Screw the Deficit

The bond market vigilantes, the group that according to legend forced Washington in the 1990s to turn its attention to reducing the deficit and whose return has been predicted ever since the red ink came back with a vengeance during the George W. Bush administration, will likely make it’s long-anticipated re-appearance in the next few weeks as Wall Street and the budget world turn their attention to the soon-to-be-needed increase in the federal debt ceiling.

Except that the bond market vigilantes are likely to be saying some thing completely different from what deficit hawks have been expecting. Instead of doing what they did before by demanding deficit reductions, today’s bond market vigilantes are far more likely to be insisting that the federal debt ceiling be raised whether or not the spending cuts and revenue increases some are saying is the precondition for their vote ever materialize.

In other words, screw the deficit.

This isn’t surprising: The bond market is the one that stands to lose the most if the debt ceiling isn’t raised as soon as possible after the government’s current borrowing limit is reached in the next few weeks. Traders and investors will have their revenues negatively affected by delays or outright cancellations of Treasury auctions and the rising interest rates that are generally assumed will result if that happens.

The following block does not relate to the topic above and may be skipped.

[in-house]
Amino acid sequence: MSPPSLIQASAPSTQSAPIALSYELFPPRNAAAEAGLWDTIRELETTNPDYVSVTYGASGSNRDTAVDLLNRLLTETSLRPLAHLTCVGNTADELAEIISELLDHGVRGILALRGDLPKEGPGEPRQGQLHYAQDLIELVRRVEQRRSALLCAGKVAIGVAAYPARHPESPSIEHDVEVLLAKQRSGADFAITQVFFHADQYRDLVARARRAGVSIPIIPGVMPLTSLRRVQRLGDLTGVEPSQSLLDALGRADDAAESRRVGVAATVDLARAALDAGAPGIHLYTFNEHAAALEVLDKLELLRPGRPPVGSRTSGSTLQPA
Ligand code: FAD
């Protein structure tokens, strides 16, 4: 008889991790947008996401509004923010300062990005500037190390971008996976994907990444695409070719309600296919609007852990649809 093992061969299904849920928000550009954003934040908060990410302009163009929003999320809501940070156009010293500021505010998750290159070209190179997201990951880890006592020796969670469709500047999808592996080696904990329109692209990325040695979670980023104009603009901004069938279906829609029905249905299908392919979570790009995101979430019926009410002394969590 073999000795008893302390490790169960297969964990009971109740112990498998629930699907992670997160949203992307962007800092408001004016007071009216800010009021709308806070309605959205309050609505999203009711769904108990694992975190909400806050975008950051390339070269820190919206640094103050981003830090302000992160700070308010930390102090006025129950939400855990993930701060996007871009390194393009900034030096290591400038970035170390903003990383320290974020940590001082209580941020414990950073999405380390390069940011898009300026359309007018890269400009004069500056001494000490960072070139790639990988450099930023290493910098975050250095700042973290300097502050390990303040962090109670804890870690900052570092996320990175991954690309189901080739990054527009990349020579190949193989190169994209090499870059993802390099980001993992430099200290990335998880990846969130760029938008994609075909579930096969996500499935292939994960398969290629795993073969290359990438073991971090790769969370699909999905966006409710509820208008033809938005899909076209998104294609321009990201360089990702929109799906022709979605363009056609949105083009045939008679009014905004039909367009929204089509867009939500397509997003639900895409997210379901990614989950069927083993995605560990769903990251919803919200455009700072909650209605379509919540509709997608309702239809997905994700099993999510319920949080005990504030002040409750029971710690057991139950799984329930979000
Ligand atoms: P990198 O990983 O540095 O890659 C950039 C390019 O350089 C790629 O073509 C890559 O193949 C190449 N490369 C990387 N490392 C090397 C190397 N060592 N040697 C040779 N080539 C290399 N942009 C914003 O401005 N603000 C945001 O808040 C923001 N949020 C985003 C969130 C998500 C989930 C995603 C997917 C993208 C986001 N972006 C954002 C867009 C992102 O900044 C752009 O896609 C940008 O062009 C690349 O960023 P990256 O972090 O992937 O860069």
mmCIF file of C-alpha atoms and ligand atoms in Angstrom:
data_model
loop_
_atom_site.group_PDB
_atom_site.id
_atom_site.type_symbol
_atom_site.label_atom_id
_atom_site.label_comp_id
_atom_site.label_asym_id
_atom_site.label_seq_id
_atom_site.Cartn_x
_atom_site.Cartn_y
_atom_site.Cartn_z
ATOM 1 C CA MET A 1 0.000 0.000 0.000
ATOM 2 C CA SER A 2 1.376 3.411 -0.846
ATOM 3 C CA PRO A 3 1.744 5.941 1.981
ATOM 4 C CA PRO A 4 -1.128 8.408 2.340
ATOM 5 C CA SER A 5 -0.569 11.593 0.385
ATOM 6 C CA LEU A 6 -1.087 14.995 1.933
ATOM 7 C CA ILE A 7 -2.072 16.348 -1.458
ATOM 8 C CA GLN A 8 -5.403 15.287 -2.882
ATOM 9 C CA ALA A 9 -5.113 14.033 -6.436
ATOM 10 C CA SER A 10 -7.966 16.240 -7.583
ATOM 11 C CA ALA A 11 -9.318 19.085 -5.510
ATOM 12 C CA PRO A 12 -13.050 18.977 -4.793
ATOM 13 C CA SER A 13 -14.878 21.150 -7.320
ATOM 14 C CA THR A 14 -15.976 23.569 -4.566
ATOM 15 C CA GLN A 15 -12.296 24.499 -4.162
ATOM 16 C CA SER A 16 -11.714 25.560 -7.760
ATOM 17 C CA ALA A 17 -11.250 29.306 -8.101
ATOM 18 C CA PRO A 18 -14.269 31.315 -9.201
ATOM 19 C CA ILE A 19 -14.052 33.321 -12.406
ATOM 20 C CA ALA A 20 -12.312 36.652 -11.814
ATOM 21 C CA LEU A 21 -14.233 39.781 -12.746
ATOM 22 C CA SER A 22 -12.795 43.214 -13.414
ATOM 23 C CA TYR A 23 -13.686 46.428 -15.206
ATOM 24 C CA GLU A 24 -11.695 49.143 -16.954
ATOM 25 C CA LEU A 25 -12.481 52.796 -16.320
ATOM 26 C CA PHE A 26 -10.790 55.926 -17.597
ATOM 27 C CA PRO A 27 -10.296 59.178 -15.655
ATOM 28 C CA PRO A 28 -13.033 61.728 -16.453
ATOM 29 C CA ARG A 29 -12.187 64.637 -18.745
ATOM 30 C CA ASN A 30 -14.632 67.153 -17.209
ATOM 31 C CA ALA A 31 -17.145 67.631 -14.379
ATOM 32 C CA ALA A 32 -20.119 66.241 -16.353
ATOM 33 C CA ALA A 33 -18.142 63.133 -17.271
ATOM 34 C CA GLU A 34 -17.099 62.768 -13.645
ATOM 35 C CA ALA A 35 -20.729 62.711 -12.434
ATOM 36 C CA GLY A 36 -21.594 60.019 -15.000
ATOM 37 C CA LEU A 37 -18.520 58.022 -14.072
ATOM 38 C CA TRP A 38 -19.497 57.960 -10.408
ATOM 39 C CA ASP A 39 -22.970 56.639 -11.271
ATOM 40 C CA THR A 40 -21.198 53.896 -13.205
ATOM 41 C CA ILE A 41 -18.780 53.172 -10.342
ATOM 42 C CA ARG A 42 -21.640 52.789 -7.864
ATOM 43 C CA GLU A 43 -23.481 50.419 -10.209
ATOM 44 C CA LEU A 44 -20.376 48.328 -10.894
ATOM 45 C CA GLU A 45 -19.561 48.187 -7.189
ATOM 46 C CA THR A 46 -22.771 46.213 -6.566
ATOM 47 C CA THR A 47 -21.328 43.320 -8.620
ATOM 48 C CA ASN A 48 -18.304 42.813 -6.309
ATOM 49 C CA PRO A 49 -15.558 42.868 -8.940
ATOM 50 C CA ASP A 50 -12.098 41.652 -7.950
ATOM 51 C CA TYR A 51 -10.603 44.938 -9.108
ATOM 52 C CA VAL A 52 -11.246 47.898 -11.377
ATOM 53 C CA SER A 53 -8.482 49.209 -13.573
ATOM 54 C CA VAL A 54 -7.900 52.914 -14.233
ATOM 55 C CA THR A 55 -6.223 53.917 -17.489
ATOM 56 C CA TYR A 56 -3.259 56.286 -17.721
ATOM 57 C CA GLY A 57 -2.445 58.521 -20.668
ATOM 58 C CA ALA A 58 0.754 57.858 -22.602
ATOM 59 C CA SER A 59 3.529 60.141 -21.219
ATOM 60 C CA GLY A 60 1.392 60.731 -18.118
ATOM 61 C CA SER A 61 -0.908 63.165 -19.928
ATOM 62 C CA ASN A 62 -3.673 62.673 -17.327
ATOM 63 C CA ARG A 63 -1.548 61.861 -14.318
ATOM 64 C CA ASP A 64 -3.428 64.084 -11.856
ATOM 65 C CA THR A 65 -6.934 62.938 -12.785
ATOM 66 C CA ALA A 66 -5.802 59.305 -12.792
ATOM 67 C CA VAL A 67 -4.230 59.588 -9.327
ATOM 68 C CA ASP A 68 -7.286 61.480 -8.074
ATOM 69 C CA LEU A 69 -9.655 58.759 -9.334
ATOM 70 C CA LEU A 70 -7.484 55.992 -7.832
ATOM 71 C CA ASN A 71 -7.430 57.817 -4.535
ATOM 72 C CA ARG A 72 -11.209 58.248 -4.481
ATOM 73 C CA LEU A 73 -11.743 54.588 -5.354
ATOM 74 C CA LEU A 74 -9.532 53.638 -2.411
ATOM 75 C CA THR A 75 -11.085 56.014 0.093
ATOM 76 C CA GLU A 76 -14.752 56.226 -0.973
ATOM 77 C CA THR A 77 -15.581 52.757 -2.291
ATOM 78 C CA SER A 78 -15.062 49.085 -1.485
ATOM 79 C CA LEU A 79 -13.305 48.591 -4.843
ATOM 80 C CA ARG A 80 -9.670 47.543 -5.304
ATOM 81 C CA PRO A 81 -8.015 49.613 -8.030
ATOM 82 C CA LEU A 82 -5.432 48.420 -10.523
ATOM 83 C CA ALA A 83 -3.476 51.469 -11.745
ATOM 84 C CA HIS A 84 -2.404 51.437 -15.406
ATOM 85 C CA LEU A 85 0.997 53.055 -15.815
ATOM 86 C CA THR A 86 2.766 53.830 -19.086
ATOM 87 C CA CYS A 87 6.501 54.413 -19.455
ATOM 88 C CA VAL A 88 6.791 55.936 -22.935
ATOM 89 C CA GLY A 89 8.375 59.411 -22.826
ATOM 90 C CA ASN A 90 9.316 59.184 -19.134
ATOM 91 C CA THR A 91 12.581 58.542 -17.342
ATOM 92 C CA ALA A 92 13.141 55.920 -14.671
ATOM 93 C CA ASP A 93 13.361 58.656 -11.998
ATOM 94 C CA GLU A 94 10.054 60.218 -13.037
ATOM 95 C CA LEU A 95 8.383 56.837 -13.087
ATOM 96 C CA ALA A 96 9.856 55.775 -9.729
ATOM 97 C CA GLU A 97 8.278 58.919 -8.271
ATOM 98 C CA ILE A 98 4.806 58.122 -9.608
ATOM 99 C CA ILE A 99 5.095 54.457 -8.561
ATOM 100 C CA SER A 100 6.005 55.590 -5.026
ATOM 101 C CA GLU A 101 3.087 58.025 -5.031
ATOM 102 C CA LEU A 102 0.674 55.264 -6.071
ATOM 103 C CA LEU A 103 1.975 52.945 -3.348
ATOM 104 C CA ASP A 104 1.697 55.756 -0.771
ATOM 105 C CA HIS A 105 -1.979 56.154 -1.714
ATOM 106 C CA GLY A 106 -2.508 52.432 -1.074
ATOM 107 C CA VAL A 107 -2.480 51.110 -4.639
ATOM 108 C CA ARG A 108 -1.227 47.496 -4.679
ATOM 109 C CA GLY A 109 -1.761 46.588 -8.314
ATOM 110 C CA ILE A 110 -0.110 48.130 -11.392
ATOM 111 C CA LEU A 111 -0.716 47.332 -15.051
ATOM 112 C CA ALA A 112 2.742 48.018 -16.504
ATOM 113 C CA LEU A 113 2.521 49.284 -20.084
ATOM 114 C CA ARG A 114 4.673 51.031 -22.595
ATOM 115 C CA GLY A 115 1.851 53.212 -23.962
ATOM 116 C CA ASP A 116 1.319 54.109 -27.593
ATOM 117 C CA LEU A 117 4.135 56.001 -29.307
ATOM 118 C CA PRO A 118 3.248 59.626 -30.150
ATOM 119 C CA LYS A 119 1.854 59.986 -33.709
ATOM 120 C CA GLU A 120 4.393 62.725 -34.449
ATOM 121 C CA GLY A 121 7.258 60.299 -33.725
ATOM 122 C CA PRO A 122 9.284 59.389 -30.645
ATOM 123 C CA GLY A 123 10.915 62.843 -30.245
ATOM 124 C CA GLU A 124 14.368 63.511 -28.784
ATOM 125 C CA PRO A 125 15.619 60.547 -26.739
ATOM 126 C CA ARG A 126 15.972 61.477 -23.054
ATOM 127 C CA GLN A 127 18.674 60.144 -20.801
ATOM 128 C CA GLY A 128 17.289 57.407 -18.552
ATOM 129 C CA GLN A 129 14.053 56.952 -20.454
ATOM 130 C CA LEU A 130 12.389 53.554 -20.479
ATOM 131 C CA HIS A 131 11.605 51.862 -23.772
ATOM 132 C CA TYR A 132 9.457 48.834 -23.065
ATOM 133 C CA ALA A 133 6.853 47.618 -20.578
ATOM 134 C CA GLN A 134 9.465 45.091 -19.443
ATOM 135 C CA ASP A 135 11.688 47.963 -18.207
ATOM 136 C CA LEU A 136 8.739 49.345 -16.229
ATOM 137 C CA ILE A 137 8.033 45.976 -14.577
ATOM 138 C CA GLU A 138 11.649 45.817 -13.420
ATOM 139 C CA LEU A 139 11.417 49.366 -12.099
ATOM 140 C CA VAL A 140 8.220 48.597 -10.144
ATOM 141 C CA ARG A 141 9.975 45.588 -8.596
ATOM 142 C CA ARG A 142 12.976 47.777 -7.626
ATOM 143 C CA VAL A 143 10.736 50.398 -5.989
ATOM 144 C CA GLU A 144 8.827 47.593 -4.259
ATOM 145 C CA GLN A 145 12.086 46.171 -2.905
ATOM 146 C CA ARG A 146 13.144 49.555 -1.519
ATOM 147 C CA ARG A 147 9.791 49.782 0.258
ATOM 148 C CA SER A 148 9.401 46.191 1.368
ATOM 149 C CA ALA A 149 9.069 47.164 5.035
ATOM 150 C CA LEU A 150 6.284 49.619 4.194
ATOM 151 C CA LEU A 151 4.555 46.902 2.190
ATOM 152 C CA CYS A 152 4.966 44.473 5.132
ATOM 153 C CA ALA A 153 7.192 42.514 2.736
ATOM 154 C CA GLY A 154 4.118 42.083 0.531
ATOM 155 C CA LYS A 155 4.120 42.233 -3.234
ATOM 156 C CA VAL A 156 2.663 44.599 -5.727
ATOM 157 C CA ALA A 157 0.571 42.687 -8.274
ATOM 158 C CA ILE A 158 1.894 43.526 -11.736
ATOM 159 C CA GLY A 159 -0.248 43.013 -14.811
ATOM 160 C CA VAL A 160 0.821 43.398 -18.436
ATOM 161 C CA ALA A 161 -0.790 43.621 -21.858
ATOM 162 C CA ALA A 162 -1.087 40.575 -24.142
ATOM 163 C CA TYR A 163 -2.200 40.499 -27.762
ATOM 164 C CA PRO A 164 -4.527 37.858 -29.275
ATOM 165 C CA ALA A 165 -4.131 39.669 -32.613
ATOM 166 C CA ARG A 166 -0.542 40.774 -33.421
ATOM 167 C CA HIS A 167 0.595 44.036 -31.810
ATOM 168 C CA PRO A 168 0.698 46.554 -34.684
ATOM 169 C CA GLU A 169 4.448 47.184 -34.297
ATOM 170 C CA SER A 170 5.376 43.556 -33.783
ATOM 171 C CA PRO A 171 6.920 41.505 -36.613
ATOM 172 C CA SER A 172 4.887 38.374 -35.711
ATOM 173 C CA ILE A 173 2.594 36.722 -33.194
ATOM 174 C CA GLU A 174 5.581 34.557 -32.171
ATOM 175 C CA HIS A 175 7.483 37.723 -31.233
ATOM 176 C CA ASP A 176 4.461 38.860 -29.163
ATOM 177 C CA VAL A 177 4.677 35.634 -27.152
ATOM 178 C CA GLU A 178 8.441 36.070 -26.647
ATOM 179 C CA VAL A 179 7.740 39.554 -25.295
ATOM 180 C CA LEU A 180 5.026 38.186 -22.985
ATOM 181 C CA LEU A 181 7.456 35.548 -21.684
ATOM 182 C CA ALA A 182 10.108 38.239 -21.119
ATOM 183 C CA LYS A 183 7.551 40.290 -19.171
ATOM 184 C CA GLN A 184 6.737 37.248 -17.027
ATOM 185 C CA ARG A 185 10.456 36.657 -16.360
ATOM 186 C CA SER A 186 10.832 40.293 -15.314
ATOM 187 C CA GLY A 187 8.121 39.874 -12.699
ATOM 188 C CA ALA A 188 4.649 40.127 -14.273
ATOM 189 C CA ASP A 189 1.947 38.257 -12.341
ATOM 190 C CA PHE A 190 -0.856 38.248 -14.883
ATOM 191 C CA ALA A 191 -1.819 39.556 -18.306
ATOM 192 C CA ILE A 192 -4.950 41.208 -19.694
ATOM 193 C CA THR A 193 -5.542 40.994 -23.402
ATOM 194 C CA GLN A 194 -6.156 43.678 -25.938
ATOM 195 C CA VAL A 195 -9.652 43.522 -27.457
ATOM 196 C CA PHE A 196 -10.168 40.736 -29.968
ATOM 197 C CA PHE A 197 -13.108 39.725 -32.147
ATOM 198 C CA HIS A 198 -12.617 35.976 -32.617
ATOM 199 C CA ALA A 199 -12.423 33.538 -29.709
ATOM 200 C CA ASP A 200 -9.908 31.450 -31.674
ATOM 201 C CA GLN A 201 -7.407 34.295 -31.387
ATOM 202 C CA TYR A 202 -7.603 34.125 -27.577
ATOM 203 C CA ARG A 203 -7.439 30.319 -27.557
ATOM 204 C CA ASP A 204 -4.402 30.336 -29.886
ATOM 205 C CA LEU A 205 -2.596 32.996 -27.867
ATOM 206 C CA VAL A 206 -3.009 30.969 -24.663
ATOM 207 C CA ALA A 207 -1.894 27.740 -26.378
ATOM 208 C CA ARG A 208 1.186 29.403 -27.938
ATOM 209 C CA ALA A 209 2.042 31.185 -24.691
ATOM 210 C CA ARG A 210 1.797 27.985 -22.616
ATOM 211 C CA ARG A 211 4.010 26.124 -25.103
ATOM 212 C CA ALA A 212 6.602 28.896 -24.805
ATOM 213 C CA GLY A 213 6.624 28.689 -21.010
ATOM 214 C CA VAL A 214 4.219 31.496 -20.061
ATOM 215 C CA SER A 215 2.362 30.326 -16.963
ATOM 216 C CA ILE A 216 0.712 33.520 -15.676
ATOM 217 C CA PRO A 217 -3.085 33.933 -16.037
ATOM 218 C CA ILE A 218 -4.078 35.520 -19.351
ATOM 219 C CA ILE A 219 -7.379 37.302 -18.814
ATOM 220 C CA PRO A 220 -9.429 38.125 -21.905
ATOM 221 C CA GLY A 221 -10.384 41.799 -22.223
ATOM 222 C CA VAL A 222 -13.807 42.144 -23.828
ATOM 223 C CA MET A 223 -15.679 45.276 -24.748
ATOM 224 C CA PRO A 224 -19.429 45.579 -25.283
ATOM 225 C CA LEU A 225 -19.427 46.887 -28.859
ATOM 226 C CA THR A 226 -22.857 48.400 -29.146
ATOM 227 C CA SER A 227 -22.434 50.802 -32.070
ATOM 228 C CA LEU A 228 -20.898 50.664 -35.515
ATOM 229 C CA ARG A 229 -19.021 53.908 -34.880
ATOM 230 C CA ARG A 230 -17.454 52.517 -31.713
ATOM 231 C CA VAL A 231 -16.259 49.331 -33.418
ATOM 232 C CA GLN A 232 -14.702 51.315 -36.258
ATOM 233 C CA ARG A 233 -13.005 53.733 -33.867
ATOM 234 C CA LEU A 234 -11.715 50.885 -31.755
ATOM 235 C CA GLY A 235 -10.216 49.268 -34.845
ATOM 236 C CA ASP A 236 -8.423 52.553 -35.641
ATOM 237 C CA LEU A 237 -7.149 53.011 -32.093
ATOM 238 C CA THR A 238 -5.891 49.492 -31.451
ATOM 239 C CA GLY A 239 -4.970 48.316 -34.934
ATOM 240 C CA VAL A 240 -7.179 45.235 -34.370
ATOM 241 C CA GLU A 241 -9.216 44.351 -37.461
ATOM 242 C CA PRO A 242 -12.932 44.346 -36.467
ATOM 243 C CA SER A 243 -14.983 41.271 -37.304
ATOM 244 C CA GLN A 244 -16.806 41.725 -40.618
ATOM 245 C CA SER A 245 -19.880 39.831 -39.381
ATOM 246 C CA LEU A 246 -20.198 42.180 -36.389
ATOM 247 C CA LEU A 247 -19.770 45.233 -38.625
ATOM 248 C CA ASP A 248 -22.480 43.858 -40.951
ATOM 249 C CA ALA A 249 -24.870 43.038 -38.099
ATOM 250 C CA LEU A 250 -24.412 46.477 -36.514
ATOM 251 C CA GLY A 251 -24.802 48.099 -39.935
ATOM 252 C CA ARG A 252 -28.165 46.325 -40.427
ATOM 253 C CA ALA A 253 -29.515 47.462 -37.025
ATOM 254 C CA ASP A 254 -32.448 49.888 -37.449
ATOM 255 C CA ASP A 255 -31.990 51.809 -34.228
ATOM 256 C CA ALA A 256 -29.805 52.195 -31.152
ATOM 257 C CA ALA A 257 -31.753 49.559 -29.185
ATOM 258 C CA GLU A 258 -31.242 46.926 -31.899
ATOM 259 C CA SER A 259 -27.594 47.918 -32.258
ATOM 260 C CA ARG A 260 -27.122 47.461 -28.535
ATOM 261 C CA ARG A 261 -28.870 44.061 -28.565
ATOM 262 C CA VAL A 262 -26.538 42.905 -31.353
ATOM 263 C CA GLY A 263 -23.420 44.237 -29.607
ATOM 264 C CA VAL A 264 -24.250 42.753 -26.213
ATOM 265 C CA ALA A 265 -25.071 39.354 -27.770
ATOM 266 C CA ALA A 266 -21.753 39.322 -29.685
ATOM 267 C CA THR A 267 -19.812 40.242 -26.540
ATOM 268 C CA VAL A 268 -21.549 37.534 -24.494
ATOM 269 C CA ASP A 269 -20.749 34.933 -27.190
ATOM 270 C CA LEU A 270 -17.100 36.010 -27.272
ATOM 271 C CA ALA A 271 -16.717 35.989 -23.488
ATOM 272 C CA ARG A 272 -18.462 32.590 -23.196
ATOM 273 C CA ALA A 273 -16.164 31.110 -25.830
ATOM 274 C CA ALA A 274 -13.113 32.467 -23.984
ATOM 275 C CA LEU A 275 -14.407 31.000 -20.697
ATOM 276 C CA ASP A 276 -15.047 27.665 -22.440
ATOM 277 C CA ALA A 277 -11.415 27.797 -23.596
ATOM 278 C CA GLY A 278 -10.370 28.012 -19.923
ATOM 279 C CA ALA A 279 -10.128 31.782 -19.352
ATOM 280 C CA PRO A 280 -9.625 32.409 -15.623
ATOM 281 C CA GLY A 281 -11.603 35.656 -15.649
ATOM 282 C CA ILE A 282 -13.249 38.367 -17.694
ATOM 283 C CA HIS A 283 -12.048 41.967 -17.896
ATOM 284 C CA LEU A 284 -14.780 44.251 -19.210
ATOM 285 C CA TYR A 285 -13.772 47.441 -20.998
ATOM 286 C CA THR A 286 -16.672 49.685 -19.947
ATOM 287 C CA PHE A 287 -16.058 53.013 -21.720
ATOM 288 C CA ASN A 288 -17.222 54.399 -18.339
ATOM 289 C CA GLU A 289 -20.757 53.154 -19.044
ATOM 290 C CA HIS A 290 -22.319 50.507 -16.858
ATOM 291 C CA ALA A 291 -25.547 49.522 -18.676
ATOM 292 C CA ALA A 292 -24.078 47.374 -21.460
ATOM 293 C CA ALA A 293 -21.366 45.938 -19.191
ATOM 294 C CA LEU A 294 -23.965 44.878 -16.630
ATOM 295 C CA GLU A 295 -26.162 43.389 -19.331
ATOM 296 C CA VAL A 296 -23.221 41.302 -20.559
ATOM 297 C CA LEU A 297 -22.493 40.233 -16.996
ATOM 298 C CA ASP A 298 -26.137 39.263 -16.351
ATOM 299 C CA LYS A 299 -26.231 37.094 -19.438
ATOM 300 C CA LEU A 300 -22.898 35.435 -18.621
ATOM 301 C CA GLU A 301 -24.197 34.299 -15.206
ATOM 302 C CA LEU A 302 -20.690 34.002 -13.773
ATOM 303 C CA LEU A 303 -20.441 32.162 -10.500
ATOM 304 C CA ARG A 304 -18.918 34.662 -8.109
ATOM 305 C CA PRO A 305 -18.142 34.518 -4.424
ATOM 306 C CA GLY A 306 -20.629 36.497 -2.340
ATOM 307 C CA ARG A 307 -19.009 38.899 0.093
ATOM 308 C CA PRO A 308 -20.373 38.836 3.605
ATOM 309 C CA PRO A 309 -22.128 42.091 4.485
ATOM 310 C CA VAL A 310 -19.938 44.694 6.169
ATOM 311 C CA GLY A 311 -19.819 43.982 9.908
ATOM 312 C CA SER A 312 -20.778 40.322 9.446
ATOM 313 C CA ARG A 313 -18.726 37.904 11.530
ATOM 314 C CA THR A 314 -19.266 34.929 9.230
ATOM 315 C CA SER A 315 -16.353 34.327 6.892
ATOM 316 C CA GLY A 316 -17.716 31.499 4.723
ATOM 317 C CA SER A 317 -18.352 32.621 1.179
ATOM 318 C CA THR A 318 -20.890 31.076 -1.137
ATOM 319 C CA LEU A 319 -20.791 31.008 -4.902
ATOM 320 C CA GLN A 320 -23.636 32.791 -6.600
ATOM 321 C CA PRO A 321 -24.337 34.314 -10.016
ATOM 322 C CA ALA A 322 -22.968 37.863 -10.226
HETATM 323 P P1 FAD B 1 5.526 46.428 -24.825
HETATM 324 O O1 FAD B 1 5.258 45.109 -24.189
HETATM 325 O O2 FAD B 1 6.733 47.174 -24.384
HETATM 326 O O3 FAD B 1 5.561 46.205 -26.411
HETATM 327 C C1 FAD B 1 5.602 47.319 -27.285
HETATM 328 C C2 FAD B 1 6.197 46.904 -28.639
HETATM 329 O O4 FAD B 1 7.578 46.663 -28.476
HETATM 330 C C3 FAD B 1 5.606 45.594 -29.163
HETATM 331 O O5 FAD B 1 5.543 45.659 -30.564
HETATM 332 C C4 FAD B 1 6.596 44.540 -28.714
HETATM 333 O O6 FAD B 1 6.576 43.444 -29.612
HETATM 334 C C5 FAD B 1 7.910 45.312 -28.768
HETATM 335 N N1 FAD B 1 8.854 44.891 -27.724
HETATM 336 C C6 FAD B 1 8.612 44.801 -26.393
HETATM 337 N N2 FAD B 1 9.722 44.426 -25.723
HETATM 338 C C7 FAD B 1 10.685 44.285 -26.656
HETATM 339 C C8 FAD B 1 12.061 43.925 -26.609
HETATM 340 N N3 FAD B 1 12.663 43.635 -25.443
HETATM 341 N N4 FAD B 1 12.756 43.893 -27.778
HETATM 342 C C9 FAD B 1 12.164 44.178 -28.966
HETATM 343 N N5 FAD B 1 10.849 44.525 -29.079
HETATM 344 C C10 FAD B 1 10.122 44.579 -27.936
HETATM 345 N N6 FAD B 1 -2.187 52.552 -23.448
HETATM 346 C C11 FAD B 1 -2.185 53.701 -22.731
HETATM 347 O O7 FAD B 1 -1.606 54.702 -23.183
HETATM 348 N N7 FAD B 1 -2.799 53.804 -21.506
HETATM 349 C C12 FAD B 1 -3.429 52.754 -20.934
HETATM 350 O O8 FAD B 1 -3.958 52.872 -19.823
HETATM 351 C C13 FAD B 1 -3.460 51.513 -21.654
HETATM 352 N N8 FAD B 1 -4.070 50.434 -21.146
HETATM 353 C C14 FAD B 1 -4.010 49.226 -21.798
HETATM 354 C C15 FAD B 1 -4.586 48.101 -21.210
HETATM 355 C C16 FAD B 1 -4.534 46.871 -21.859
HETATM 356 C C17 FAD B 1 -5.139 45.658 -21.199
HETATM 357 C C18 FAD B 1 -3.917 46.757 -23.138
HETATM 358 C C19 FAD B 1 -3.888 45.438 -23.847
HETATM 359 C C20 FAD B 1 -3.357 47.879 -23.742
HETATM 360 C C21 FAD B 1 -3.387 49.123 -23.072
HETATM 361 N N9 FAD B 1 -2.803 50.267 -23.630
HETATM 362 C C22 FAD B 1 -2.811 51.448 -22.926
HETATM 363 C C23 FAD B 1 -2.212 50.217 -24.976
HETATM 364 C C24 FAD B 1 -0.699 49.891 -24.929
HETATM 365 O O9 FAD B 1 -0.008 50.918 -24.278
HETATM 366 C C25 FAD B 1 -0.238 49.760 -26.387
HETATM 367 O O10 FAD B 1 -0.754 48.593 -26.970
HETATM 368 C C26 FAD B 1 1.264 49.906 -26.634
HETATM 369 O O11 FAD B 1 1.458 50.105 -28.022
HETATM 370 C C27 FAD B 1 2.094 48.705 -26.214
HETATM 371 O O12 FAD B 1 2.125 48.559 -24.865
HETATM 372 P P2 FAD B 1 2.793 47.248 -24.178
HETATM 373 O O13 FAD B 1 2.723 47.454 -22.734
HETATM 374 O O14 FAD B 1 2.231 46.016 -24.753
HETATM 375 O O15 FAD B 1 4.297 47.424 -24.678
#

Given a choice between delaying a debt ceiling increase until a deficit reduction plan is in place or moving ahead now and dealing with the deficit later, the bond market vigilantes will quickly choose the later. They also are likely to readily agree to a new deficit process that projects reductions in the future rather than actual spending and revenue changes if that’s what it takes to get the debt ceiling increase in place sooner.

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About Stan Collender 126 Articles

Affiliation: Qorvis Communications

Stan Collender is a former New Yorker who, after getting a degree from the University of California, Berkeley, moved to Washington to get it out of his system. That was more than 30 years ago.

During most of his career, Collender has worked on the federal budget and congressional budget process, including stints on the staff of the House and Senate Budget Committees; founding the Federal Budget Report, a newsletter that was published for almost two decades; and for the past 11 years writing a weekly column for and now

He is currently a managing director for Qorvis Communications, where he spends most of his time working with and for financial services clients.

Visit: Capital Gains and Games

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